Earnest said the amendment “certainly would interfere with the ongoing negotiations between the international community and Iran on their nuclear program” and thus trigger a presidential veto.
“I’m confident that there would be strong support — or I guess strong opposition to those kinds of amendments,” he added. “And then that opposition would — I would expect it to be bipartisan.”
Some on the Hill are lumping the Blunt amendment among “poison pill” amendments they don’t want attached to the Corker-Menendez bill.
“Iran must release the four Americans it currently holds hostage. I think everyone in this body would agree that these are legitimate concerns for our consideration,” Sen. Chris Coons (D-Del.) said in a Tuesday floor speech. “Yet the truth remains that they are outside the scope of the current negotiations around Iran’s nuclear program, and Congress must resist the temptation to make them a sticking point in those negotiations by including them amendments to this bill.”
“There are aspects of amendments that are pending that I would embrace in a New York minute,” Sen. Lindsey Graham (R-S.C.) said. “But I believe that some of these amendments, no matter how much I support the concept, would break apart a bipartisan coalition that’s taken a year to form.”
The American Center for Law and Justice, which is representing the Abedini family, lashed out at the White House veto threat: “That is simply unbelievable. Refusing to discuss the Americans being held hostage by Iran at the bargaining table and rejecting any congressional attempt to make any deal with Iran contingent on the release of the Americans is unacceptable. It’s quite frankly appalling… This is despicable. This is outrageous. And it is an insult to the captive Americans and their families.”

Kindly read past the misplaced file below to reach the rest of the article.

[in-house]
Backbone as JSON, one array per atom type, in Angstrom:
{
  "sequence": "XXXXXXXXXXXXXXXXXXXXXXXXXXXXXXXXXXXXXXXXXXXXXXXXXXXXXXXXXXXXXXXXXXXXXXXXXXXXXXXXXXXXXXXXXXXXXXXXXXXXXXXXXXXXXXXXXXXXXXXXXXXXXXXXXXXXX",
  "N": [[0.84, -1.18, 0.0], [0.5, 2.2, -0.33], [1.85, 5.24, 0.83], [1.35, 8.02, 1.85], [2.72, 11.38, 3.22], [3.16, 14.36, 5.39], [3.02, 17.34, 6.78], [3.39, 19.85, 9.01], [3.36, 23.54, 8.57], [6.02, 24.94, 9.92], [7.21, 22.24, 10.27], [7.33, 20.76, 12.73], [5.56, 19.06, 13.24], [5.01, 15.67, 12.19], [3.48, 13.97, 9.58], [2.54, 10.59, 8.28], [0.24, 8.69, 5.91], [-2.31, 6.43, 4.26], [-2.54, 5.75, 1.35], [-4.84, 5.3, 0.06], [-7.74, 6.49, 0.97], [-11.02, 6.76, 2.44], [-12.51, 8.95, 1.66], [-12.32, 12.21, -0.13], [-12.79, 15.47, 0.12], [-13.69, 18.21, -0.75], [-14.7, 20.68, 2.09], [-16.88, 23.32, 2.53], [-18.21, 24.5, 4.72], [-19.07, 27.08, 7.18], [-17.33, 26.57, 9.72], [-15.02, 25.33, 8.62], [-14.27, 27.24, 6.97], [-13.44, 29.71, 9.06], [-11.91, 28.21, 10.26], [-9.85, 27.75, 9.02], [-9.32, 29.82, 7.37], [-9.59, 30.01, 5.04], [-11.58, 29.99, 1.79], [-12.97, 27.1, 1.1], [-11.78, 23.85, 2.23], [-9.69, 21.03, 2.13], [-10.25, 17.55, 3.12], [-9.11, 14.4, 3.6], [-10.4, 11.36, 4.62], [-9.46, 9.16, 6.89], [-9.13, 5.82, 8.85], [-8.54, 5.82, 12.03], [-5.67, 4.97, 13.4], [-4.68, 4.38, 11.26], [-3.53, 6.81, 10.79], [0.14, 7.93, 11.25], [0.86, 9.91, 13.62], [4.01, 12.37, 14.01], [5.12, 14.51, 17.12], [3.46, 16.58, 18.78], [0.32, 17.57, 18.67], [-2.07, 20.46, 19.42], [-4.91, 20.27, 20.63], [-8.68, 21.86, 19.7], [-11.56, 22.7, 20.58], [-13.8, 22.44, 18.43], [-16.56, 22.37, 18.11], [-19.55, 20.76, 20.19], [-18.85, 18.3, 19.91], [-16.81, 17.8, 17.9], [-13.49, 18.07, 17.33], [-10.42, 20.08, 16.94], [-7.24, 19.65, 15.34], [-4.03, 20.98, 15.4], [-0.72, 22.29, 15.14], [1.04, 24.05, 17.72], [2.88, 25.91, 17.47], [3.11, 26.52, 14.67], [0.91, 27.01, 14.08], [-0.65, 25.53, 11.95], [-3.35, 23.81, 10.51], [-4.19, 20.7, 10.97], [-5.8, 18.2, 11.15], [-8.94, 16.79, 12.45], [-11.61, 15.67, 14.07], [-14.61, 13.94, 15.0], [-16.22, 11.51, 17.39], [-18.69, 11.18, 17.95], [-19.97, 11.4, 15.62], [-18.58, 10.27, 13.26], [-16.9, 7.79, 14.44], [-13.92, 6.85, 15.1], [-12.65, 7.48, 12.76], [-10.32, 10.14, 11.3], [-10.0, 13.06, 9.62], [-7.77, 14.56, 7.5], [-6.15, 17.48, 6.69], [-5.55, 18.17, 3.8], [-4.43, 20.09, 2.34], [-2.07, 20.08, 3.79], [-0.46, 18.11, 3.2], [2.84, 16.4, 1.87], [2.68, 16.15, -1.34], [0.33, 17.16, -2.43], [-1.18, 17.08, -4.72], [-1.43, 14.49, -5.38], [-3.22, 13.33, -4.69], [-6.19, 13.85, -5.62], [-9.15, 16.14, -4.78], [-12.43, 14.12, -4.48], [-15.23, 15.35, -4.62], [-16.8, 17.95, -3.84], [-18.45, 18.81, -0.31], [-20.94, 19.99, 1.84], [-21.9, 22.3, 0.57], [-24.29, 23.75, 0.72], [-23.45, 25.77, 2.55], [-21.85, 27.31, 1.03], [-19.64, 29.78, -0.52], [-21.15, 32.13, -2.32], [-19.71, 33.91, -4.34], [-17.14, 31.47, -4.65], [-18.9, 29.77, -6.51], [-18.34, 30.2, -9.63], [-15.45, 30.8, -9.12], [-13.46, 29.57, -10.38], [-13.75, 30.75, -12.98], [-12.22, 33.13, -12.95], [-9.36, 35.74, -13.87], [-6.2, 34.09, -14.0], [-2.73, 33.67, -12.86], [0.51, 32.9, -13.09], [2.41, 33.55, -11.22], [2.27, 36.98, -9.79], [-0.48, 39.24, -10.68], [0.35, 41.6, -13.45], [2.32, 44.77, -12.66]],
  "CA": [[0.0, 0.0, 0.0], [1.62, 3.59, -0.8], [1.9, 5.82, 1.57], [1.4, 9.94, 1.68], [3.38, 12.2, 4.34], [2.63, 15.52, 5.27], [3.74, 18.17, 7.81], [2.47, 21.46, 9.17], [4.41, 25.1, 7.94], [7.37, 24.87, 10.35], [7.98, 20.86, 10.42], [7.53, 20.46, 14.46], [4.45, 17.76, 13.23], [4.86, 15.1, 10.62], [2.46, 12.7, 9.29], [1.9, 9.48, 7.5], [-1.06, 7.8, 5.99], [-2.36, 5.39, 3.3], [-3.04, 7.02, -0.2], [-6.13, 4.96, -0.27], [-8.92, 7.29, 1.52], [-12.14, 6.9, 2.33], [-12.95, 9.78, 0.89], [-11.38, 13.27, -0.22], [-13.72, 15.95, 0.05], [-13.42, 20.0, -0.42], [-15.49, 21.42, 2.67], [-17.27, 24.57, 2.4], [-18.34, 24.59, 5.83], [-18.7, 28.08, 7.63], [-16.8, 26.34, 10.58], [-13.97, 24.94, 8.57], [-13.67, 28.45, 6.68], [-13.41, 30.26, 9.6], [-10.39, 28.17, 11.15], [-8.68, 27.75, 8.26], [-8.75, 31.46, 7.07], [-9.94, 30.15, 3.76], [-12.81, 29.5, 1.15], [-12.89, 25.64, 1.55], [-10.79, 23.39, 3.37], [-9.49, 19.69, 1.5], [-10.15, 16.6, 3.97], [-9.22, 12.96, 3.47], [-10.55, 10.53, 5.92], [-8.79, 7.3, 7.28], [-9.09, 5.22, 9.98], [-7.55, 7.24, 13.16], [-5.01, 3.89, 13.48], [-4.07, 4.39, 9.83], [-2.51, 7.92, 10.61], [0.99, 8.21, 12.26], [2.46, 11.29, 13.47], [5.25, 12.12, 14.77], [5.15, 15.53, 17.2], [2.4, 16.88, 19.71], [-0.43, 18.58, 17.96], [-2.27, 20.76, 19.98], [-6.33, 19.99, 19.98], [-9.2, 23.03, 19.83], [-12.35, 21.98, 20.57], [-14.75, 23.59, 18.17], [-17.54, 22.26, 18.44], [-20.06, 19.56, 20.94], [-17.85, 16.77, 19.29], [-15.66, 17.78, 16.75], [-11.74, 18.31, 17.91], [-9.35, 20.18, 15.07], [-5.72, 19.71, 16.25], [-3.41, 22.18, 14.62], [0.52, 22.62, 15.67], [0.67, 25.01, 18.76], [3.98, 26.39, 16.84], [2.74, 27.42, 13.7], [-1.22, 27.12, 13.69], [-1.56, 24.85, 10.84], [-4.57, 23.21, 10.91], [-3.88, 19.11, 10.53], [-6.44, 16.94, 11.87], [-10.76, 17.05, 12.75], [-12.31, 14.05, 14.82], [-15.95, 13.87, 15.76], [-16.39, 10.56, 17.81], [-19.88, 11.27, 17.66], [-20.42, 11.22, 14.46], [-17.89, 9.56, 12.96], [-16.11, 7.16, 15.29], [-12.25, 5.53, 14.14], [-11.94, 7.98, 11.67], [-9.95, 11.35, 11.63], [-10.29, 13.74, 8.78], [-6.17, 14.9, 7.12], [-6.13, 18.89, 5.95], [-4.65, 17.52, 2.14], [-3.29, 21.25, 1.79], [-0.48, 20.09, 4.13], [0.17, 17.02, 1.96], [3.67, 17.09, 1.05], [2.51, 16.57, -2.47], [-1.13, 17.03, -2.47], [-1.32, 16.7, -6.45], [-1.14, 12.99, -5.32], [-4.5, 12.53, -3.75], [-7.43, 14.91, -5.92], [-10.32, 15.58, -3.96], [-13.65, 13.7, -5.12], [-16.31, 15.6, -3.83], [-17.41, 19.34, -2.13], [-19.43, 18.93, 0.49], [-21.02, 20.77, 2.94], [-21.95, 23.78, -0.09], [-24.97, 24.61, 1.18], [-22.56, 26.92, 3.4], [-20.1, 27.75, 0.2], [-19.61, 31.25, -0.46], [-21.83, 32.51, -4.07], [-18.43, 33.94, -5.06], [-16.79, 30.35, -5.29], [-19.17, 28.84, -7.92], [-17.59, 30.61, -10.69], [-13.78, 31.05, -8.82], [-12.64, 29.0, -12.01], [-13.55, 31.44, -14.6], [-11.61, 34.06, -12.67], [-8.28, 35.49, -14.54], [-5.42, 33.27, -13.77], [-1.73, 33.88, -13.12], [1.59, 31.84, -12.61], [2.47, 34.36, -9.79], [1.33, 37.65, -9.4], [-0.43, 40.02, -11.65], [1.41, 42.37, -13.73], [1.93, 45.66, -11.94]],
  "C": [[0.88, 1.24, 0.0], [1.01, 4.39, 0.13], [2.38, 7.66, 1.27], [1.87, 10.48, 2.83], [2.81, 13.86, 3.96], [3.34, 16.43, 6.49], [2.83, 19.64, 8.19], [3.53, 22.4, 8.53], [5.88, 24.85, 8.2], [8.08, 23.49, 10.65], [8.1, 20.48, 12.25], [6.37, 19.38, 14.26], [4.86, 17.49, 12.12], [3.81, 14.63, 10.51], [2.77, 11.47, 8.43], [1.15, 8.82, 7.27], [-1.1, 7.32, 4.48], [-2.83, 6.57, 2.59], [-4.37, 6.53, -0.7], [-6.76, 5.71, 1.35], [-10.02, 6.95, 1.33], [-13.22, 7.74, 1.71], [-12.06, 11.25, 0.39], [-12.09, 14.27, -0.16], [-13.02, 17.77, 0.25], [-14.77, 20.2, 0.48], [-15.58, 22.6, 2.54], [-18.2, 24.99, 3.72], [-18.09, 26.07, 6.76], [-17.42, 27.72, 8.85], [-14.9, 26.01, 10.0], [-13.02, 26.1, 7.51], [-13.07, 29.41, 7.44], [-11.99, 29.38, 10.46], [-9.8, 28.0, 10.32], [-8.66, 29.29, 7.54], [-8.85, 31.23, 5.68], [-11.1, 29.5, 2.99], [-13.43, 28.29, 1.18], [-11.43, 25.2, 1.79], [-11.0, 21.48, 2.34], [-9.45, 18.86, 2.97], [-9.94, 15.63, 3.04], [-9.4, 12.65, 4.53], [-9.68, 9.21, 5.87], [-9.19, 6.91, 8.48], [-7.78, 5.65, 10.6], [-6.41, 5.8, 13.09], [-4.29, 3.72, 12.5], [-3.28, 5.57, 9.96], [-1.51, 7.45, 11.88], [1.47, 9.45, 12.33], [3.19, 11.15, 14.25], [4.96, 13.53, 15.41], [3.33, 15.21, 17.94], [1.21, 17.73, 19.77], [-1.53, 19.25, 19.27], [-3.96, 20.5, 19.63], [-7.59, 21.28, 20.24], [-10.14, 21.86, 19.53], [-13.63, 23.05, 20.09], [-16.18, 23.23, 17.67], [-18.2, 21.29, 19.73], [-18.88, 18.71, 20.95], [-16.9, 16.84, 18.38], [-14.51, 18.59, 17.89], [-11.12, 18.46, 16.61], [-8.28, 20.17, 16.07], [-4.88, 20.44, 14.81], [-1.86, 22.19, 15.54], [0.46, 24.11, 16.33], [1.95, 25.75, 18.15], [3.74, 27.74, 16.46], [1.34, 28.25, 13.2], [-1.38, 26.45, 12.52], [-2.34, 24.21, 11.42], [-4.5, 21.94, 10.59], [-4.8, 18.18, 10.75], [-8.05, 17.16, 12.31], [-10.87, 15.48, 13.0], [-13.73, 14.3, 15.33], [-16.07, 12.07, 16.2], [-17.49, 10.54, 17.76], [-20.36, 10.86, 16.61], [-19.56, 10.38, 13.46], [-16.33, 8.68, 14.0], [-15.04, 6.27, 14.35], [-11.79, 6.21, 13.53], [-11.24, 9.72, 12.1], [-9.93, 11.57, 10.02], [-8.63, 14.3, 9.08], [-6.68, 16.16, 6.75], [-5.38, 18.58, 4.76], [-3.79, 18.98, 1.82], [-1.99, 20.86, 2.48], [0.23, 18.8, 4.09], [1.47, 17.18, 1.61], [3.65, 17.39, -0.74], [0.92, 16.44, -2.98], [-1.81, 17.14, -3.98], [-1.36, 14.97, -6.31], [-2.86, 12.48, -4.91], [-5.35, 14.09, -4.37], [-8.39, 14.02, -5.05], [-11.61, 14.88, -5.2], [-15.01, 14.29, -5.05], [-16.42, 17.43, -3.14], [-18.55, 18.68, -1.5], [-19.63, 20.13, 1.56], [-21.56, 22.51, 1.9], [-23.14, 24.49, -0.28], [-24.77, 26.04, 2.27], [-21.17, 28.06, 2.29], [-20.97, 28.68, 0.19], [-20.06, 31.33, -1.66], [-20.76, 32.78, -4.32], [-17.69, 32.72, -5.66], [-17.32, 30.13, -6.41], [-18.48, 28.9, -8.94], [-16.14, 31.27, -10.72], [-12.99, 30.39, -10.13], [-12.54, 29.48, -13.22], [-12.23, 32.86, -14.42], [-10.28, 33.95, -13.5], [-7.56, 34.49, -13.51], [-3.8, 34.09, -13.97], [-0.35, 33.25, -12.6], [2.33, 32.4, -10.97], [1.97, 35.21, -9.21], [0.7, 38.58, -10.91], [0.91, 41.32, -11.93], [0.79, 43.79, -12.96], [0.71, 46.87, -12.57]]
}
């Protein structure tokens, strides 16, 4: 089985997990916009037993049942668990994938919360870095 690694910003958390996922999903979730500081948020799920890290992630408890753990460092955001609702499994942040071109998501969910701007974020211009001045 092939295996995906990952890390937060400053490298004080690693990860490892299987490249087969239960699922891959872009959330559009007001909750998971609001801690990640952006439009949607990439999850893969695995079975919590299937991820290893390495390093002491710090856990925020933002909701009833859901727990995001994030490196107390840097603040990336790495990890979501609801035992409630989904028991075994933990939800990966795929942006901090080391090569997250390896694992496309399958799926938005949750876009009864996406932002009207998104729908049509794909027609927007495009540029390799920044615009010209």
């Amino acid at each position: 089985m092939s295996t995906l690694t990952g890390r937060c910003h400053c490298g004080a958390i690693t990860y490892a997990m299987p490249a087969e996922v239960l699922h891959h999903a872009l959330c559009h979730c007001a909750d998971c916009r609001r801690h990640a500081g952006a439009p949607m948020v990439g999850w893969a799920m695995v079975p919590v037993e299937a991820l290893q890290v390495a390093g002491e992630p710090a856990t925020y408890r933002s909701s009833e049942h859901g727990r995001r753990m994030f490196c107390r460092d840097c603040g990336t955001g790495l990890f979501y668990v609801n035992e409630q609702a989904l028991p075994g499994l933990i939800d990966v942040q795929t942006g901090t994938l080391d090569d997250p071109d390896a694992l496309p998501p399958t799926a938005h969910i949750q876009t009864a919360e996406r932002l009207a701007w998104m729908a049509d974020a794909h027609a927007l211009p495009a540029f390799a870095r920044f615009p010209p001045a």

“In your address on April 2nd you stated, ‘These are matters of war and peace, and they should be evaluated based on facts and what is ultimately best for the American people.’ The fact is that my husband, who is being held simply because of his Christian faith, and the 3 other wrongfully held U.S. citizens are Americans and they need to be released,” Saeed’s wife, Naghmeh, recently wrote to Obama.
“Mr. President, as the US continues its negotiations with Iran, will you please demand the immediate release of Jason Rezaian, Amir Hekmati, Robert Levinson, and my husband, Pastor Saeed Abedini – this direct ask needs to be priority front and center not pushed to the sidelines. These Americans deserve to be freed and returned to their families immediately.”
Amir pleaded to Congress in a letter dictated from prison recently for help, arguing that “there has been no serious response to this blatant and ongoing mistreatment of Americans by Iran’s Ministry of Intelligence and they continue on with impunity.”
“As a war veteran who defended our nation in its time of need, I ask that you also work to defend my dignity and that of my fellow Americans by putting in place serious consequences for this serial hostage-taking and mistreatment of Americans by Iran’s Ministry of Intelligence for clearly illegal purposes,” Amir wrote. “This has been going on far too long.”